Coffee, it’s something most of us can’t live without. Who doesn’t love coffee, the oh so sweet aroma while brewing, that first sip that brings us so much joy. That “Cup of Joe” is something needed for most of us to even start our day, relying on it to simply function. Did you know about 64% of Americans drink a cup of coffee every day? Me being one of them. Something most of us don’t think about when we are enjoying that wonderful cup of coffee is what it is doing to our teeth. Did you know that not only does coffee stain, but it can also cause damage to our teeth? Now don’t worry I’m not going to tell you that you can’t drink coffee, just tips to help avoid these things.
Coffee we love it so much, even if it stains our teeth. Like red wine, coffee contains tannins. Tannins are chemical compounds that stick to teeth leaving them with a yellow hue. Luckily nowadays we are presented with different whitening options like bleach trays, whitening strips, in office whitening, and whitening toothpastes. Try drinking your coffee through a straw next time, YES it helps. Most of us have baking soda in our homes, it helps remove stains. Brush with equal parts baking soda and water, once or twice a week. If you are curious to try bleach trays or in office whitening, ask about it during your next dental appointment or give us a call.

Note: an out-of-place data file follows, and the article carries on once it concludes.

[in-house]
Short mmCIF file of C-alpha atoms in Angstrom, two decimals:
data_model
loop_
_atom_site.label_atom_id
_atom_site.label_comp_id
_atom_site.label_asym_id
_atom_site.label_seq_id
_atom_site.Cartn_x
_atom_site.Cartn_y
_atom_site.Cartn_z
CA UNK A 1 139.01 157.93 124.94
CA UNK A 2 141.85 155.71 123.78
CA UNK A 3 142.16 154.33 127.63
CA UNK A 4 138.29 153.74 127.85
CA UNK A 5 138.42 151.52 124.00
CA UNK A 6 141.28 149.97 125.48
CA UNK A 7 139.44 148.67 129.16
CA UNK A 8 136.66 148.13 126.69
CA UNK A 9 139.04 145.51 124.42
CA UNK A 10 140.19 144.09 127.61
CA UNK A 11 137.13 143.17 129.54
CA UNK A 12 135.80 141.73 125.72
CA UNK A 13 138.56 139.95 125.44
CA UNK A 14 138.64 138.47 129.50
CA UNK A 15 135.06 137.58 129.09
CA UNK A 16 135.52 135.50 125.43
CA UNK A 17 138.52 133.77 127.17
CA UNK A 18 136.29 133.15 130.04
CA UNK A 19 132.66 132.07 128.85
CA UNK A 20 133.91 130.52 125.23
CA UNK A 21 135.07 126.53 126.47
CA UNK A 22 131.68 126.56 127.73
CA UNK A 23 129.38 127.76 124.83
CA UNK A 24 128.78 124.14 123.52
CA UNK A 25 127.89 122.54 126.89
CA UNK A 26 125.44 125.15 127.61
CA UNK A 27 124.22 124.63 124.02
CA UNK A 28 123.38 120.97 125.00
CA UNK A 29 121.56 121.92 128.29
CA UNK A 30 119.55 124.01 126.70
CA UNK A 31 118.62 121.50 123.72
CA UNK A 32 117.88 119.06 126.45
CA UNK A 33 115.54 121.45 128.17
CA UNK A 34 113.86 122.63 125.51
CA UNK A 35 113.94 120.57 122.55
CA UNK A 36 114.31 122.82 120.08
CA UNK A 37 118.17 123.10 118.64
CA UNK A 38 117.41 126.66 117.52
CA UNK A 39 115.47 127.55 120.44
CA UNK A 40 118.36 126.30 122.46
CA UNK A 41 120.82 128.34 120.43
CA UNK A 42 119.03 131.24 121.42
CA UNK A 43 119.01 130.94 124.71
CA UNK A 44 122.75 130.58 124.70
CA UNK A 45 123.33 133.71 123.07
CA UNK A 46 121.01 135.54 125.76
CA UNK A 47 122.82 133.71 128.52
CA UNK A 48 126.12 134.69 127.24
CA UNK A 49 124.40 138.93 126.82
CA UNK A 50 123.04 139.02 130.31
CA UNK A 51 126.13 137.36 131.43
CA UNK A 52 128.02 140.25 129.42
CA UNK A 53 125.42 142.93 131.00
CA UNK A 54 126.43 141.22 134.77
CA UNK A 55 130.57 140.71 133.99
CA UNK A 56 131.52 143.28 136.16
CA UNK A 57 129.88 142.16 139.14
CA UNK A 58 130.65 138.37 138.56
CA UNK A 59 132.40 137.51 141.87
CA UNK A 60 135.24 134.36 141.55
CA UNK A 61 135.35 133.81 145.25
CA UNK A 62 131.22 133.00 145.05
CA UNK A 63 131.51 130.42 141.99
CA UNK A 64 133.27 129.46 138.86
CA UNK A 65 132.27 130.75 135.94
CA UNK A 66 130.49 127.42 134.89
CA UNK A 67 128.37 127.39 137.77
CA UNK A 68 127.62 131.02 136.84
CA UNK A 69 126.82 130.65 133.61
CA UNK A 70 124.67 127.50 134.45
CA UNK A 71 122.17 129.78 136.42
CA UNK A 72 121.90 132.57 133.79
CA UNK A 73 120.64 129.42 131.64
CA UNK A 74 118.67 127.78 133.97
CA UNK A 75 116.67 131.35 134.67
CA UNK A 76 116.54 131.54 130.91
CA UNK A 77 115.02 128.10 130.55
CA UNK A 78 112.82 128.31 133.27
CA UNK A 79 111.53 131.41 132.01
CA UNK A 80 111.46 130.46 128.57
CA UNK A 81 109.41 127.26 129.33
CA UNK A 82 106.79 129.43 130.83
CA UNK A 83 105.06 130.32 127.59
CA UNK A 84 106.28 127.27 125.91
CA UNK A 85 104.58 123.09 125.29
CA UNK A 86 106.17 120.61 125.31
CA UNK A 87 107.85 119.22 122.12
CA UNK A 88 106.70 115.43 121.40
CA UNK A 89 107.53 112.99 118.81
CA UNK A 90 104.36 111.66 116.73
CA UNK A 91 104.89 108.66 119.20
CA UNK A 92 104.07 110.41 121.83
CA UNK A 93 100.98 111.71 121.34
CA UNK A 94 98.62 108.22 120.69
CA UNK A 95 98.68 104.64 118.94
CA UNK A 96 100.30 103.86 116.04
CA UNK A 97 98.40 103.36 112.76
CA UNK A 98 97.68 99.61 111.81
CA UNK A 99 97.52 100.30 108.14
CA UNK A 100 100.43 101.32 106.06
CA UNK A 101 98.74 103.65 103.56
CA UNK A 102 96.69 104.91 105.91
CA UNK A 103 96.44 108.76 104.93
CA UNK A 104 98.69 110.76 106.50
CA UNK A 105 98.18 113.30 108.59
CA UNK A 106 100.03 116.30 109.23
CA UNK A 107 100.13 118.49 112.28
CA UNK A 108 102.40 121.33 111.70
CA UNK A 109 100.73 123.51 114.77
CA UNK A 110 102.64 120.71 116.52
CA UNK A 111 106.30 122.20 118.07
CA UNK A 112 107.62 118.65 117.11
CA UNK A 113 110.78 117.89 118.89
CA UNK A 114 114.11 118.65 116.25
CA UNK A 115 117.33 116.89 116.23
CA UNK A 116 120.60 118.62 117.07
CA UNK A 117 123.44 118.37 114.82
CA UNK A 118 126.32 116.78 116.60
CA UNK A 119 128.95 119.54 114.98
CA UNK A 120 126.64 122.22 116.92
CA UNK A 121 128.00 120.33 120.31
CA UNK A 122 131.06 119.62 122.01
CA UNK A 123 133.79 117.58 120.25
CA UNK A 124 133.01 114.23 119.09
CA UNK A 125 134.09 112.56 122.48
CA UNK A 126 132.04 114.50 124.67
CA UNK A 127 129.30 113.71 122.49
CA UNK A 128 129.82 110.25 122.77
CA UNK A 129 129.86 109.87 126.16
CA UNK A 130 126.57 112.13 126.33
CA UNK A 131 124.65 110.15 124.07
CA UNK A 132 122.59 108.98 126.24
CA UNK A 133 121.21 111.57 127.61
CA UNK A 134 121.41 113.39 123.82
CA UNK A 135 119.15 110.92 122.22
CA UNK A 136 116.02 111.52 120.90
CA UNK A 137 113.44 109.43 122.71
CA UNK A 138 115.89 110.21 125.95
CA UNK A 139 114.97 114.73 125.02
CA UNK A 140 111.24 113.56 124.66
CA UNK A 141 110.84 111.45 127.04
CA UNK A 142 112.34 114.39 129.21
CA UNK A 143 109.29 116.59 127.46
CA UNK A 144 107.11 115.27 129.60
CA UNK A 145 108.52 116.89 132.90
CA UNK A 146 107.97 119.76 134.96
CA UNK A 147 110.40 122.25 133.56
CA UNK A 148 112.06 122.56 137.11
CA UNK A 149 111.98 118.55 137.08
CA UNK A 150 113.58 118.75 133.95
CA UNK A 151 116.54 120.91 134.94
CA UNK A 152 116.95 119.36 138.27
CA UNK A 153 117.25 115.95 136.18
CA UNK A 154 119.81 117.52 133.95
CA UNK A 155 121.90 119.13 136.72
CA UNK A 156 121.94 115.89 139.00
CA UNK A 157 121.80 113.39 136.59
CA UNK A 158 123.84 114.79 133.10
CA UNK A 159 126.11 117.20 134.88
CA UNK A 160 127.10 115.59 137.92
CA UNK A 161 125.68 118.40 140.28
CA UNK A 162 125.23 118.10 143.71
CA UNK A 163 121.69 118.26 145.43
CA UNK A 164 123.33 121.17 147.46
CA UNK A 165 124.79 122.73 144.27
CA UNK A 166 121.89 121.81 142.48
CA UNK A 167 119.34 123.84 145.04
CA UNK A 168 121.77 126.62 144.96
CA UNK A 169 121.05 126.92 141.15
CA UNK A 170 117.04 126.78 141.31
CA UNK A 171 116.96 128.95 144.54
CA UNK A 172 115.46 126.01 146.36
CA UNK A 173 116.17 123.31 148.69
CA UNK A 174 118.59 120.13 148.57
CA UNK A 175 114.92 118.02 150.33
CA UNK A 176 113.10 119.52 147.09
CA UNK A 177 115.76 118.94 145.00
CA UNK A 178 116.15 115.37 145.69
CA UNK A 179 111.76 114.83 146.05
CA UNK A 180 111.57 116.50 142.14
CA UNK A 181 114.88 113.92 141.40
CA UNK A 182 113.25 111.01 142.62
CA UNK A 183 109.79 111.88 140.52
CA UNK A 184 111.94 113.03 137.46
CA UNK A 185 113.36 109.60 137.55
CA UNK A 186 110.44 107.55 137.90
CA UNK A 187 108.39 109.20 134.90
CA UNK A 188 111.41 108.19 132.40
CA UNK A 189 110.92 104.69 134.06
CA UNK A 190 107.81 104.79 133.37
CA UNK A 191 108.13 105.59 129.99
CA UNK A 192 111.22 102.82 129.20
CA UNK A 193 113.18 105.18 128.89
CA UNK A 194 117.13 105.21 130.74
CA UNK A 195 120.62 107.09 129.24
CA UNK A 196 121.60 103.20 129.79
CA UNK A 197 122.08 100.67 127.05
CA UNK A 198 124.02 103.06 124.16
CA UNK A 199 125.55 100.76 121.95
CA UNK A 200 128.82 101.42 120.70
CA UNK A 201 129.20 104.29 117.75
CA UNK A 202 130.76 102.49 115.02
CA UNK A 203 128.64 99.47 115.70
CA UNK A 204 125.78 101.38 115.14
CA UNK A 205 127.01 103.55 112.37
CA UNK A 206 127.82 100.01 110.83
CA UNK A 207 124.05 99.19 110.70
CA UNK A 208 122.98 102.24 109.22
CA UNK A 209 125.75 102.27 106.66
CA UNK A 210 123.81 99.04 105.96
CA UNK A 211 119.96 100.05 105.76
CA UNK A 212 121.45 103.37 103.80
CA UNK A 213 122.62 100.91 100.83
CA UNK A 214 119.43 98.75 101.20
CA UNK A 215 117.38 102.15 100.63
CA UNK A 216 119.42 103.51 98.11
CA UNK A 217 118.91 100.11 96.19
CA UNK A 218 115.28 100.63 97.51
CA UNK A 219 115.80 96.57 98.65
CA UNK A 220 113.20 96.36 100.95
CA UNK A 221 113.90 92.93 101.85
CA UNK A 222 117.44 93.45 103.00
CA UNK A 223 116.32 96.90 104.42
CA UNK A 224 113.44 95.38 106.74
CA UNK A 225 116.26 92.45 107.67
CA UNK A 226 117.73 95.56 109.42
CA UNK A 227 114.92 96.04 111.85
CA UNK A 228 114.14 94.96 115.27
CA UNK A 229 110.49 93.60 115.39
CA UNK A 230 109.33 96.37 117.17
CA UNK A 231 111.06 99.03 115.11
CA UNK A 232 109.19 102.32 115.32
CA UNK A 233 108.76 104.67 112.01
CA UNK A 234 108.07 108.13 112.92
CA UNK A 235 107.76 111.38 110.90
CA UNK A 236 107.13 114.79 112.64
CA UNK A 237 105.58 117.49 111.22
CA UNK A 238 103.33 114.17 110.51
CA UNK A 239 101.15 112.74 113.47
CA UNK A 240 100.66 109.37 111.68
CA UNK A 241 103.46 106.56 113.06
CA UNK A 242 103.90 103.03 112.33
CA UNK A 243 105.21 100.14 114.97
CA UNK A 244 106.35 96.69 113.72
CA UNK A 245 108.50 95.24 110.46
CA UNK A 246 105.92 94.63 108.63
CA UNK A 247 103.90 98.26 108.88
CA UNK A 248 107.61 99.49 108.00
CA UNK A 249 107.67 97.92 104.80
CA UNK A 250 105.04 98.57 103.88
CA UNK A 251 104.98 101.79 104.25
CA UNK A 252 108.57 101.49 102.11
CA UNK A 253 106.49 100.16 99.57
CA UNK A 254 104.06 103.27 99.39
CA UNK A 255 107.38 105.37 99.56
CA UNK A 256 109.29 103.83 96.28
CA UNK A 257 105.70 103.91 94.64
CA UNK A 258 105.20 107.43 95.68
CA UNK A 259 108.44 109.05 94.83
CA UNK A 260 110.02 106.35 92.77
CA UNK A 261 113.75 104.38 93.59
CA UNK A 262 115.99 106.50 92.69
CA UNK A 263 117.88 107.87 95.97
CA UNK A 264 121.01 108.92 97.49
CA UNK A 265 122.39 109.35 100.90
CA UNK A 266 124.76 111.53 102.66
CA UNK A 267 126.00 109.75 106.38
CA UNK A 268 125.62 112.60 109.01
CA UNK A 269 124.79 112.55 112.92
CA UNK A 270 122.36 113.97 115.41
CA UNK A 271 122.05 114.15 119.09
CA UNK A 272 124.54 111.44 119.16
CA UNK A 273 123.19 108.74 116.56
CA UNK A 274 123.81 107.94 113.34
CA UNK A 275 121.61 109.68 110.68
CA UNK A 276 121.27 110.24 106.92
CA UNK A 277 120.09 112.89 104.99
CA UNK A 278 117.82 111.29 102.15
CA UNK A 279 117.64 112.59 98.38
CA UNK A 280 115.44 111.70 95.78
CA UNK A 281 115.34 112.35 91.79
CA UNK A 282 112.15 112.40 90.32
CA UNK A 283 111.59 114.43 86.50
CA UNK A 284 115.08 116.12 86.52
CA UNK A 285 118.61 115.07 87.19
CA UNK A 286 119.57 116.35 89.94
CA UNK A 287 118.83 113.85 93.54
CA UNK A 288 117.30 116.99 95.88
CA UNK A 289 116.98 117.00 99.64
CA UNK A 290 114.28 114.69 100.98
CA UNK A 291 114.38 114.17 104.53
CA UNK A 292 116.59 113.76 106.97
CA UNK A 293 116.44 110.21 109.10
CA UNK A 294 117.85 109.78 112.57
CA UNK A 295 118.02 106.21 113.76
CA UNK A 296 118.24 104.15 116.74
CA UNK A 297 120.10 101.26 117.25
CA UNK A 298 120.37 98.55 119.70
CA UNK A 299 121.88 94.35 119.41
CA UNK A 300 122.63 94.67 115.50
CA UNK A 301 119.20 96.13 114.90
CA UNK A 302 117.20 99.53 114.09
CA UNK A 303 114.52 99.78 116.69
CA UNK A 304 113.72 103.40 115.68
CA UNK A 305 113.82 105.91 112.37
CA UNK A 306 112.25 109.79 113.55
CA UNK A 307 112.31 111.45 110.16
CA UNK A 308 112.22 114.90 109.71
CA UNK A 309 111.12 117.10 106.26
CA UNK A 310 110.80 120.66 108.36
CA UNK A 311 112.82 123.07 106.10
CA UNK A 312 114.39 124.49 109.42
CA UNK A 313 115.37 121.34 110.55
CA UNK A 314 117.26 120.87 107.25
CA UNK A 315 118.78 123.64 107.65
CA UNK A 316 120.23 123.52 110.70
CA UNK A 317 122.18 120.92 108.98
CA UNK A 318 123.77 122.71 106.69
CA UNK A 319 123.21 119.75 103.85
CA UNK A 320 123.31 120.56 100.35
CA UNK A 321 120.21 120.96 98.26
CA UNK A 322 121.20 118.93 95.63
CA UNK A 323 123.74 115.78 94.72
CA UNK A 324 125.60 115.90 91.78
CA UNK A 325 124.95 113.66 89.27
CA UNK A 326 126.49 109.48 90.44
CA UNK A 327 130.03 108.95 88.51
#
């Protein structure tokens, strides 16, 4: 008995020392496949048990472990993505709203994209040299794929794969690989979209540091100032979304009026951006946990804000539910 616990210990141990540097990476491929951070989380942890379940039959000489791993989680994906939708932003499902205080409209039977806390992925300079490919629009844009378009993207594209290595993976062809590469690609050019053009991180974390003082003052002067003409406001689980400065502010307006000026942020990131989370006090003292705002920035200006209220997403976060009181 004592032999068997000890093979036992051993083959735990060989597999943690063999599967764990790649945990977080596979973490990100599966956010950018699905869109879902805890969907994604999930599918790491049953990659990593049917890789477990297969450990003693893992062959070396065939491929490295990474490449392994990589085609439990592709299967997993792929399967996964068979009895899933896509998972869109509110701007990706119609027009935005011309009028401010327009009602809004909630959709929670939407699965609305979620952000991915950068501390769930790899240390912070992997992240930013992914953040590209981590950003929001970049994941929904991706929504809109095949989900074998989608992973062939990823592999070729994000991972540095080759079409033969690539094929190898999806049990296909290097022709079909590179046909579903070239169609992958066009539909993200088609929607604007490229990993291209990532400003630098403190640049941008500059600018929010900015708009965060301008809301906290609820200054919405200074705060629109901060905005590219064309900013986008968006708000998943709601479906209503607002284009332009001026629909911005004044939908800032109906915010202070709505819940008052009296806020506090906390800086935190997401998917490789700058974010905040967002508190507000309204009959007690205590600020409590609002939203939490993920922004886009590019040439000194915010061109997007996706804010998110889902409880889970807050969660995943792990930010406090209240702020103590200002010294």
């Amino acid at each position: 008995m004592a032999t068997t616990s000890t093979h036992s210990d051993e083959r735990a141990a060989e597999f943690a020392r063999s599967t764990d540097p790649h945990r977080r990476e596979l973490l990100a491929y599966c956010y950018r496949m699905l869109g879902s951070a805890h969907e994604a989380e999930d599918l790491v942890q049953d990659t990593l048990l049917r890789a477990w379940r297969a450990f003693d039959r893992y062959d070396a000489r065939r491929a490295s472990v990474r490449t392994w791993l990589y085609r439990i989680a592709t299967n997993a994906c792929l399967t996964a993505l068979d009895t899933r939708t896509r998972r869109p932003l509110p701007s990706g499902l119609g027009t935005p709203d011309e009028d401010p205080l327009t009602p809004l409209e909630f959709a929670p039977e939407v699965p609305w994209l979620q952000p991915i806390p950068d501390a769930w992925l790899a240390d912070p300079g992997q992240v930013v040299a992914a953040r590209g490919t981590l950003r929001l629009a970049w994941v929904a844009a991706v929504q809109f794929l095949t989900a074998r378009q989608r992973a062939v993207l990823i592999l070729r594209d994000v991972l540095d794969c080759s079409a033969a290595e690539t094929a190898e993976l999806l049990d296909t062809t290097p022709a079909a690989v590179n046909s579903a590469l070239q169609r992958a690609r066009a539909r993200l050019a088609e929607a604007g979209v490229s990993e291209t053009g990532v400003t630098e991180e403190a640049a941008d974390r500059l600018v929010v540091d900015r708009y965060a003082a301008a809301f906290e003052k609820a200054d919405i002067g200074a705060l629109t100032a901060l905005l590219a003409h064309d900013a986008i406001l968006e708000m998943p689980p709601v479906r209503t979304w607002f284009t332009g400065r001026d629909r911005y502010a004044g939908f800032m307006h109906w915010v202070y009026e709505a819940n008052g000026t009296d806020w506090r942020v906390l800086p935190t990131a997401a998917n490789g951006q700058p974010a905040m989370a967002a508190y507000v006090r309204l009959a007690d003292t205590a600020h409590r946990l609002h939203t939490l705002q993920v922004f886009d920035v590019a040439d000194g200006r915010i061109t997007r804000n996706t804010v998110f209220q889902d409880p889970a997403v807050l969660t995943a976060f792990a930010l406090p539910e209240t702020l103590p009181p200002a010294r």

Let’s talk about how coffee damages our teeth and the different ways we can avoid this from happening. Coffee, like many other beverages is very acidic, wearing down enamel and giving plaque an environment to thrive in. Try not to sip your coffee, rather drink it within a few minutes. When you sip your coffee, you’re prolonging the amount of time it takes for the pH level in your mouth to neutralize. Drink or swish water after you’ve had your coffee, this will help neutralize the mouth. Always wait about 30 minutes before brushing your teeth, brushing too soon causes more damage to vulnerable enamel. Now I know you’re wondering about what you should do about “coffee breath” that occurs from drinking coffee. Try keeping gum or mints in handy containing xylitol. Xylitol helps bring back the pH in saliva and inhibits the growth of bacteria that causes cavities. Our office favorite is the Ice Cubes, by Ice Breakers.
With that being said, you can still maintain a white smile and healthy teeth while drinking your coffee. Remember everything in moderation is key, limit your coffee intake to one or two cups a day. Drink your coffee on the go? Try carrying a tooth brush and toothpaste with you. On that note I’m going to make myself a cup of coffee, it’s going to be a french press kind of day 😊